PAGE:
Big Goals for Big Easy

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2006 Chrysler ChampionshipPALM HARBOR, Fla. -- Ernie Els has never missed the season-ending TOUR Championship when playing a full schedule with a healthy body, so he jotted that down as part of his global schedule when laying out his plans for the year.
 
But not everything has gone according to plan.
 
Els thought the Chrysler Championship might be a good place for him to get ready for East Lake next week. But at No. 30 on the PGA TOUR money list, he needs a good week at Innisbrook simply to get into the TOUR Championship. He only has a $53,000 margin over Tim Clark at No. 31, knowing that any of the 60 guys behind him could win and potentially knock him out.
 
'I really don't want to miss it,' Els said Wednesday. 'Finishing in the top 30 would give you something. I haven't had too much to grab onto this year. I've had some good finishes outside of the U.S. In the U.S. itself, I haven't really been up to my best.'
 
Els is back in the United States for the first time in two months. Now, the goal is to stay two weeks.
 
Since joining the PGA TOUR in 1994, the year he won his first U.S. Open, Els has missed the TOUR Championship only one time. That was in 1998, when his season was hampered by back injuries.
 
Els is not alone in his pursuit of secondary gains at the Chrysler Championship, which starts Thursday at Innisbrook.
 
This is the final full-field tournament of the year, one last chance for players to either get into the TOUR Championship (top 30 on the money list) or the Masters (top 40). Perhaps more critical is keeping a job for next year, and that will be decided by the top 125 for full status and the top 150 for conditional status.
 
The odd man out appeared to be Bubba Dickerson.
 
He had a chance to sew up his card last week until a 72-78 weekend at Disney moved him up to No. 125. But with such a low standing, he was the third alternate at Innisbrook, and milling around the locker room, he was losing hope that three guys would pull out of the event over the next 24 hours.
 
Dickerson, a former U.S. Amateur champion, blamed no one but himself.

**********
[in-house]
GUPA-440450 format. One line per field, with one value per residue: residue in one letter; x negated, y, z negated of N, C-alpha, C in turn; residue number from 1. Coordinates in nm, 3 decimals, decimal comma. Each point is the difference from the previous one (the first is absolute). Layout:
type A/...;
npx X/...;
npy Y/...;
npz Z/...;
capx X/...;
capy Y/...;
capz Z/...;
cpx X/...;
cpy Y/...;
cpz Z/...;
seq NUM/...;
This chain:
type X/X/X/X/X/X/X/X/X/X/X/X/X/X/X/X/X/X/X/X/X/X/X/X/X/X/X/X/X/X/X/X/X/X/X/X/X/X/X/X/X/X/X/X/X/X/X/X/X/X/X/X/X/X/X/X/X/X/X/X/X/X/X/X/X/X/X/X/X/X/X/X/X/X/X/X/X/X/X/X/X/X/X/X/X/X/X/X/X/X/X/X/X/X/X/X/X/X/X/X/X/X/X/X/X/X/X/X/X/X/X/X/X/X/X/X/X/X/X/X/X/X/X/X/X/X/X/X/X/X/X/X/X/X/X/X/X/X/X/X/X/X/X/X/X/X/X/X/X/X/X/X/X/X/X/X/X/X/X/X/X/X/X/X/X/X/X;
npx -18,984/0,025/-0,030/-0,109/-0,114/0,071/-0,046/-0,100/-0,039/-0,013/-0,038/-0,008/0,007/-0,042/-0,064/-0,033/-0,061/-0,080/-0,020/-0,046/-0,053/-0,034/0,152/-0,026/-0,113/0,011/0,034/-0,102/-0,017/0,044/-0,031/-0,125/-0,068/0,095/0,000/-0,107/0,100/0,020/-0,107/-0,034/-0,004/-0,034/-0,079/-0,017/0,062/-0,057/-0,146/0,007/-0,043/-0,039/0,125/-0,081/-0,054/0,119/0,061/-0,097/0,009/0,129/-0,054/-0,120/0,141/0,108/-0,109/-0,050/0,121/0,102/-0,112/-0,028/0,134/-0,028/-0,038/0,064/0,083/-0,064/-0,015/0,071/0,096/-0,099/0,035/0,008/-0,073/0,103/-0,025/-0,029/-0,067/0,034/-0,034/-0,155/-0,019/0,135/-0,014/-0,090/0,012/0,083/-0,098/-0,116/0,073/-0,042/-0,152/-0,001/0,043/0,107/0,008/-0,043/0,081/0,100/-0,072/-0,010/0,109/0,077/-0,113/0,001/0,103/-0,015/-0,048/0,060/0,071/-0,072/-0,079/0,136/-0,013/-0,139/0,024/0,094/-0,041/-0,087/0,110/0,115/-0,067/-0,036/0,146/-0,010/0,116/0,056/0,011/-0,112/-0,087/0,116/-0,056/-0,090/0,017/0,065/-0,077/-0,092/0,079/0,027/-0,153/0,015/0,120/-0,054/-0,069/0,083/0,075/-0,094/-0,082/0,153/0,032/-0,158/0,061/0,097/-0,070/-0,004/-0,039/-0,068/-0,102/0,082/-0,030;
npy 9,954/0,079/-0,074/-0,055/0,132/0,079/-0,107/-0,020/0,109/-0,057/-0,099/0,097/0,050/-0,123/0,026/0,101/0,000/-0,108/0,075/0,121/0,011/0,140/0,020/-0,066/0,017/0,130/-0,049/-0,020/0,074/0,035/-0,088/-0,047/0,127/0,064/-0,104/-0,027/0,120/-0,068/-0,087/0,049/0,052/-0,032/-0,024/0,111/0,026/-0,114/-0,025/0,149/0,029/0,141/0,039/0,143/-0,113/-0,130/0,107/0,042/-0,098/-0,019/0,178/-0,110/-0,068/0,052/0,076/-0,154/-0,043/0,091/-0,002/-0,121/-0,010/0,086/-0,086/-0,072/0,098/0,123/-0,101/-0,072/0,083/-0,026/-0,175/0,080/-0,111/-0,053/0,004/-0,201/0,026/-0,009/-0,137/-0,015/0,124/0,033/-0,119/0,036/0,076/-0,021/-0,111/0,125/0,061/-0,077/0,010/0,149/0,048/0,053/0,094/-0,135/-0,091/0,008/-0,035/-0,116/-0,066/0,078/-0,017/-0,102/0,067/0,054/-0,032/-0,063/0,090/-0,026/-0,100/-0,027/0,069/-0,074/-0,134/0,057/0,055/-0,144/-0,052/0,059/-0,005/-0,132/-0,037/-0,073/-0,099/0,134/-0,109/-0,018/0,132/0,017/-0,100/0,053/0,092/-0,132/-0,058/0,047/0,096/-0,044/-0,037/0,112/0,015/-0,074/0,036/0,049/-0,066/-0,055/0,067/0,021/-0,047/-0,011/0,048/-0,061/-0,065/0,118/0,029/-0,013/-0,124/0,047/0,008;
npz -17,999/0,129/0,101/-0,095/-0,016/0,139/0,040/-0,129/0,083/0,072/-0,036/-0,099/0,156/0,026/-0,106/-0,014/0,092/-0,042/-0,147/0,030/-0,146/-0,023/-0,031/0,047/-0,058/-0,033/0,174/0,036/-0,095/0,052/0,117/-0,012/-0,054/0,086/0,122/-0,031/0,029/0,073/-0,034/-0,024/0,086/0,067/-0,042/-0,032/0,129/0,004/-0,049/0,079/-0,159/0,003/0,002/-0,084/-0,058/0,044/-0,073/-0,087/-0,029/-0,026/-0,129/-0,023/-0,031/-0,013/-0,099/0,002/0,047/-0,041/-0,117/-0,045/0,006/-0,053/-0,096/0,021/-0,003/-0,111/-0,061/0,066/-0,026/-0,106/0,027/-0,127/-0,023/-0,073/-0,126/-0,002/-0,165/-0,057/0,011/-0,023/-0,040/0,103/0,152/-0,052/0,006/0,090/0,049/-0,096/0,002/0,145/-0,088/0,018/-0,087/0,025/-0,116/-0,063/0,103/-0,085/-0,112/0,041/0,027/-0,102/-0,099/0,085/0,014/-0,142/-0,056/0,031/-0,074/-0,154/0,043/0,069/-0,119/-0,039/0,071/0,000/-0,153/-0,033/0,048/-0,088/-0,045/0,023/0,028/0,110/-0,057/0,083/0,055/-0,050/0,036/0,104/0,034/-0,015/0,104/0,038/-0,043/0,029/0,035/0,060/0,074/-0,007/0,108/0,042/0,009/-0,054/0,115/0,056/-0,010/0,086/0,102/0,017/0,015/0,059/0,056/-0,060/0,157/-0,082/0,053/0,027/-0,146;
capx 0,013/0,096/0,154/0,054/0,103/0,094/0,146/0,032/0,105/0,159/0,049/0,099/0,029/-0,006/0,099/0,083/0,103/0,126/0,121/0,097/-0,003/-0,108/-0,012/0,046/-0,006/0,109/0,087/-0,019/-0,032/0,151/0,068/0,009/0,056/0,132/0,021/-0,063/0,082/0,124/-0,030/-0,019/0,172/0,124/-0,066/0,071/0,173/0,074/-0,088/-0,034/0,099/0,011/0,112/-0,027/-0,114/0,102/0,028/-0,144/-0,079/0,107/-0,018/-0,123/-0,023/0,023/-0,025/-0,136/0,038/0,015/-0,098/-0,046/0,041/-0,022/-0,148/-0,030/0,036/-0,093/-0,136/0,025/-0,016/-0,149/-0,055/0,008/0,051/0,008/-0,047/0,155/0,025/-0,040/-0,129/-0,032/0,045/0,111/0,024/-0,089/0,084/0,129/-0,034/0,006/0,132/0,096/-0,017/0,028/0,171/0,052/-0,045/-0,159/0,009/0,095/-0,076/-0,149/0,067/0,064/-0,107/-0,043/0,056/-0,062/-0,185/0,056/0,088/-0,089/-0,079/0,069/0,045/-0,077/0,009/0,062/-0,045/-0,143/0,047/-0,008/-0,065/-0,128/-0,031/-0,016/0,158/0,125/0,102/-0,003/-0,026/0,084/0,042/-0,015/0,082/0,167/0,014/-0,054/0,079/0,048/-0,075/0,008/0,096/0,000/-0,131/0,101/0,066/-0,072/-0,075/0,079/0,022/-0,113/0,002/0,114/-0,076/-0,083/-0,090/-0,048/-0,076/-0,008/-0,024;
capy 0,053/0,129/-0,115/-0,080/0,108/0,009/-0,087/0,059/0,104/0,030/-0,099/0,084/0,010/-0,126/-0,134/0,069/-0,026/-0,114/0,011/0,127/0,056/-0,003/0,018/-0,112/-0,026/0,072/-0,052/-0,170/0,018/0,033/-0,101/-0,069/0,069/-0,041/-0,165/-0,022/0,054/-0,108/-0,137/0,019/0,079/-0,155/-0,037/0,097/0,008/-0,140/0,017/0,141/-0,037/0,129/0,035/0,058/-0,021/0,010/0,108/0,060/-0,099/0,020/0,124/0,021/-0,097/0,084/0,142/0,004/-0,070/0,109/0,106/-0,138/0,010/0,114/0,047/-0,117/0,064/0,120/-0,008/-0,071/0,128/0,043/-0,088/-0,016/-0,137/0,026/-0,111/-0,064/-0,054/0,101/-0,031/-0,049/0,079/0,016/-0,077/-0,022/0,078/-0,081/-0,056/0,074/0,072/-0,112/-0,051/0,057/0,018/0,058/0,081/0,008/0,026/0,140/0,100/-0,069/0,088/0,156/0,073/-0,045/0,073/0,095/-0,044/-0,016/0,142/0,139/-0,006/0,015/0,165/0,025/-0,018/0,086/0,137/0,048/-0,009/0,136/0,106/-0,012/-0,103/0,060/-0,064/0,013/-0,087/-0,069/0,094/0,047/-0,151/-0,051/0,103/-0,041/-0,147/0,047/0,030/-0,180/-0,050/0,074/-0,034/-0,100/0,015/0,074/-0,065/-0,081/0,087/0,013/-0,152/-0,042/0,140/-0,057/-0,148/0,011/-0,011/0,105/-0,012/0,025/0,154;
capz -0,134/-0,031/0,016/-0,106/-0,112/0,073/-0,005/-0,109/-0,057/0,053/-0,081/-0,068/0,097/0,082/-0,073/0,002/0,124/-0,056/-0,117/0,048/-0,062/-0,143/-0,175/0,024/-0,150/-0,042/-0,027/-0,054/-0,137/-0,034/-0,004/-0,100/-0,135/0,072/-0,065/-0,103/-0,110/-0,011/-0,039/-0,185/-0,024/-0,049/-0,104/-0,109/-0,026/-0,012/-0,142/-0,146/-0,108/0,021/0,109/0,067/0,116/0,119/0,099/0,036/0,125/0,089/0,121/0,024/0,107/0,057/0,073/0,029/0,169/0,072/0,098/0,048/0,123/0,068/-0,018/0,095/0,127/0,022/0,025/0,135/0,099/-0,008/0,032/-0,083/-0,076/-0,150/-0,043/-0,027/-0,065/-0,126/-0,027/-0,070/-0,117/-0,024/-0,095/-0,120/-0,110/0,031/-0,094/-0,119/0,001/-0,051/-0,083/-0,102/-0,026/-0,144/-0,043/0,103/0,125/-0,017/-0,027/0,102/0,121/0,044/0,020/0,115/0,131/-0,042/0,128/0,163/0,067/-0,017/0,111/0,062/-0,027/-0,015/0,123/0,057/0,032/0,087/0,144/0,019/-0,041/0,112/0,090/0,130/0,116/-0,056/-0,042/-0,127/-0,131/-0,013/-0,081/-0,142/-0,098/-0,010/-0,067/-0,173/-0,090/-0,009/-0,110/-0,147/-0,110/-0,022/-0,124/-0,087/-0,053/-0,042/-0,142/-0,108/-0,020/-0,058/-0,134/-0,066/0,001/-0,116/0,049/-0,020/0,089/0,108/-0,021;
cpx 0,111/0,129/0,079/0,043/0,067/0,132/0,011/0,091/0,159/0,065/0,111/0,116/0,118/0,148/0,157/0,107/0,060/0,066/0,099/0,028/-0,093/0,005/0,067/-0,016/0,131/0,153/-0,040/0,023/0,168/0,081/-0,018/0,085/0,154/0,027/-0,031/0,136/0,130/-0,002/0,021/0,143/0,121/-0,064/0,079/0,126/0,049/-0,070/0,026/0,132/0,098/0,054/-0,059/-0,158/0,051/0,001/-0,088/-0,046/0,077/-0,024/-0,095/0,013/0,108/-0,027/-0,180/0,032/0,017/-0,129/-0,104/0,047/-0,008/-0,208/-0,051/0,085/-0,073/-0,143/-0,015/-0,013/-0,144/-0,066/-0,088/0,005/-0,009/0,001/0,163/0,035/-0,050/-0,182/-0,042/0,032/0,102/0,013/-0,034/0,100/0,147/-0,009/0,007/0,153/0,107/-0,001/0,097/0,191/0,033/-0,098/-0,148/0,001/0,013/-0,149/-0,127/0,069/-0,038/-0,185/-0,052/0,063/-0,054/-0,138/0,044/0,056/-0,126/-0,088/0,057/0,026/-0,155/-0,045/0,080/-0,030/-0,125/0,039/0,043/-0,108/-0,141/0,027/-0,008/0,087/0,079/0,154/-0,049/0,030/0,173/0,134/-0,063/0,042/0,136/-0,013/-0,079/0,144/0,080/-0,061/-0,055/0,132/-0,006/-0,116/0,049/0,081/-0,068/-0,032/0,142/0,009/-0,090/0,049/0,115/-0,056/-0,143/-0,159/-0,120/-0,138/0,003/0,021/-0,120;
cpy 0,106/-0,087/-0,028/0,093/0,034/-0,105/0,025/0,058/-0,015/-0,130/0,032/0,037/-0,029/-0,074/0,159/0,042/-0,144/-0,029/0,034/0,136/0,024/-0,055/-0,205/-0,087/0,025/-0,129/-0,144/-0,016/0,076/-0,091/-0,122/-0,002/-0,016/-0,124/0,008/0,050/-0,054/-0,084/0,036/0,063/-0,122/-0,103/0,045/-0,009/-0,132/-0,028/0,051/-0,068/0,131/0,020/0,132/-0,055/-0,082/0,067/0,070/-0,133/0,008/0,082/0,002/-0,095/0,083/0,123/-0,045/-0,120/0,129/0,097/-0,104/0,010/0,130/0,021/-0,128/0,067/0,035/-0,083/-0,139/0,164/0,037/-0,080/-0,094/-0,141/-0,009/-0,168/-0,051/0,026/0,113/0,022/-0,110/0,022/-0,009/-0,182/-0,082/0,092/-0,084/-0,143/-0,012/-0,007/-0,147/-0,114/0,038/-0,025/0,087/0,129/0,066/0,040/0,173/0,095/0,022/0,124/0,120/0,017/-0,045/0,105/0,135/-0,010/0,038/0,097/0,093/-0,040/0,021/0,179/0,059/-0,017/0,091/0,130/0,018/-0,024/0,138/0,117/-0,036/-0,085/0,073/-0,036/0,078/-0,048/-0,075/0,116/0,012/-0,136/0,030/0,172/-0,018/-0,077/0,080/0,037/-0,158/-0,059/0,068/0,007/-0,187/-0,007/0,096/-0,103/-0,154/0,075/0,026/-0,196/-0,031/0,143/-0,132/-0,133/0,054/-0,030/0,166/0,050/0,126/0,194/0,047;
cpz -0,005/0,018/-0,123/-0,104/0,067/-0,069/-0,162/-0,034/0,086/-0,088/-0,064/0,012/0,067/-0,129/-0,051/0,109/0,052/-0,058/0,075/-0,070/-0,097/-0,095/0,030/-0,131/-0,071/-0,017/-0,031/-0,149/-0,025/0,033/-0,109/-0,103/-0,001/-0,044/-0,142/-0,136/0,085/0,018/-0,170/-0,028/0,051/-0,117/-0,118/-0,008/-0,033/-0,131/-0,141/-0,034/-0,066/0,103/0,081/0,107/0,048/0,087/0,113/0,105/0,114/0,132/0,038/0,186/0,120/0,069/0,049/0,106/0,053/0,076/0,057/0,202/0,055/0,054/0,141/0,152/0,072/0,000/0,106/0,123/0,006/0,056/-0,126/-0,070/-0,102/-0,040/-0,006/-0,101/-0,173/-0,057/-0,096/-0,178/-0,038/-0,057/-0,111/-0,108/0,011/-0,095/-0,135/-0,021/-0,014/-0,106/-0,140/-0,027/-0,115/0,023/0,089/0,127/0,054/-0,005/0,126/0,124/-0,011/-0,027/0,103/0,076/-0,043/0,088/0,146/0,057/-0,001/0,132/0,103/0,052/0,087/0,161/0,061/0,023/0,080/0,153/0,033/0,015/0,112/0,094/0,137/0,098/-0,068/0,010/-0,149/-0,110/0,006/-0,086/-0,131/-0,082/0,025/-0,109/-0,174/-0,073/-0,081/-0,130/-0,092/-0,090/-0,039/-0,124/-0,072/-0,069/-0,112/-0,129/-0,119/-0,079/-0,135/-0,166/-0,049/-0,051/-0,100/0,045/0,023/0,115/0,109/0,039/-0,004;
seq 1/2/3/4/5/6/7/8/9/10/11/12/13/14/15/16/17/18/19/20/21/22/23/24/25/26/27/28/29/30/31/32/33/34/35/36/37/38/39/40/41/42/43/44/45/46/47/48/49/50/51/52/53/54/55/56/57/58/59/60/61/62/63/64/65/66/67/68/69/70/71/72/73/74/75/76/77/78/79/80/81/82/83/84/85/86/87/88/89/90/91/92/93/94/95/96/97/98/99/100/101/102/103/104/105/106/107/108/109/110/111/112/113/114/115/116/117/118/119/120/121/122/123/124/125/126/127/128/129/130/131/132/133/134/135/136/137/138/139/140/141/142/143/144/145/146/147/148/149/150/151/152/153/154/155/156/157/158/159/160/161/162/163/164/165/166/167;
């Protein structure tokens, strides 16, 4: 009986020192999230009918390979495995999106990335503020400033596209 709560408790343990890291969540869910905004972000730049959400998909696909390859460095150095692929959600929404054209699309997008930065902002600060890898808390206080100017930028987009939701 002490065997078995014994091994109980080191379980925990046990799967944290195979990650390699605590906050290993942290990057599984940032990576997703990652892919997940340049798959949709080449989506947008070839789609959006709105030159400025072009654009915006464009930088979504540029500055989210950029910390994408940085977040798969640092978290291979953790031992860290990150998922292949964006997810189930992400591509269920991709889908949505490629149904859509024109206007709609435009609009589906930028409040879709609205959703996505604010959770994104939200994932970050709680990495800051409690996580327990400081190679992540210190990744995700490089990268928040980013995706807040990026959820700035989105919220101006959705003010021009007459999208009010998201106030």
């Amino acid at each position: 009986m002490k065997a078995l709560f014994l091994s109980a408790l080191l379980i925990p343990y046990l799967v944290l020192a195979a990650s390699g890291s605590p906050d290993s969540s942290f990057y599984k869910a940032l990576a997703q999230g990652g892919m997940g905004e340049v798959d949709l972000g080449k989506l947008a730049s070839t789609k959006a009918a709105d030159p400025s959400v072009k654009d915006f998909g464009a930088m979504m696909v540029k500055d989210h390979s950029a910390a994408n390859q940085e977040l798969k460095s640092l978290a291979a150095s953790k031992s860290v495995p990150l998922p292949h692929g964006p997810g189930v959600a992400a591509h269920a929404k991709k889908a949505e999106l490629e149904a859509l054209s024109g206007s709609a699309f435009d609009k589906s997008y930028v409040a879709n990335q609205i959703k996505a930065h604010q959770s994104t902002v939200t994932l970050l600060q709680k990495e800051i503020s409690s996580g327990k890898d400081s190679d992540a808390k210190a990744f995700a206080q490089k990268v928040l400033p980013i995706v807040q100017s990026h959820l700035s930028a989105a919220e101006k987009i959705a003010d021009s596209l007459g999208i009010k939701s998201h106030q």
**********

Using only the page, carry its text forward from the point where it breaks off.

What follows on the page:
'I could have taken care of it last week,' he said. 'I wouldn't be in this situation if I had played better golf. It's tough to take.'
 
He could still keep his position, but it's unlikely. Any of the three guys behind him on the money list only have to make the cut to give Dickerson one more tournament this year -- the final stage of Q-school.
 
'I would walk away from here thinking I'm toast,' he said.
 
For Els, more troubling than his precarious position on the money list is the fact he hasn't hoisted a trophy all year, anywhere around the world. He lost a playoff to Tiger Woods in Dubai. He was one shot behind Woods going into the third round at the British Open, but wound up in third place, five shots behind.
 
As much as the Big Easy would love to be at the TOUR Championship next week, he has a bigger goal in mind. Els loves starting the year in Hawaii at the Mercedes-Benz Championship, and the only way to get there is to win.
 
'That's the urgency I want,' he said.
 
But even Kapalua is but one small step toward a grandiose goal. Els believes he lost his focus this year, spending too much time worrying about what happened in the past instead of paying attention to what he can accomplish in the future.
 
Perhaps no other elite player from his generation has endured more crushing losses than the 37-year-old South African. Two years ago, he missed playoffs in the Masters and PGA Championship by one shot, and lost in a playoff at the British Open. The other major that year was the U.S. Open, where he played in the final group and shot 80.
 
Then came the knee injury last July while boating in the Mediterranean, which cost him the final three months of the PGA TOUR season. Els returned sooner than expected, but still had trouble earlier this year trusting that his knee would hold up.
 
'It's not like I've fallen off the map completely,' Els said. 'I haven't been consistent; I know that. But I don't want to read too much into it. I want to get back and forget about the past and start moving forward toward my goal.'
 
The TOUR Championship would be a start. Kapalua would be even sweeter.
 
But he has a bigger blueprint in mind. Els said he has given himself a 'realistic goal' for the next three years, which will require dedication to his body and his mind.
 
Why three years? Els smiled, as if he was going to keep that to himself. But what he said next made it clear that he has not given up his pursuit of returning to No. 1 in the world.
 
'If you look at where the No. 1 player is right now, you're not going to get near him in one year or two years,' Els said. 'So I've got to give myself a three-year stretch to try to approach him.'
 
Els has not been No. 1 since 1998, and he could have reached the top twice in 2004 with victories in either the British Open or the PGA Championship. He has slipped to No. 7, and needs a telescope to bring Woods into view.
 
'For a good four, five, six years here, I played at a very high level,' Els said. 'When you get in contention, you're going to lose quite a bit, especially playing against Tiger. That's in the past. I feel good about my game. There are a lot of good things to look forward to.'
 
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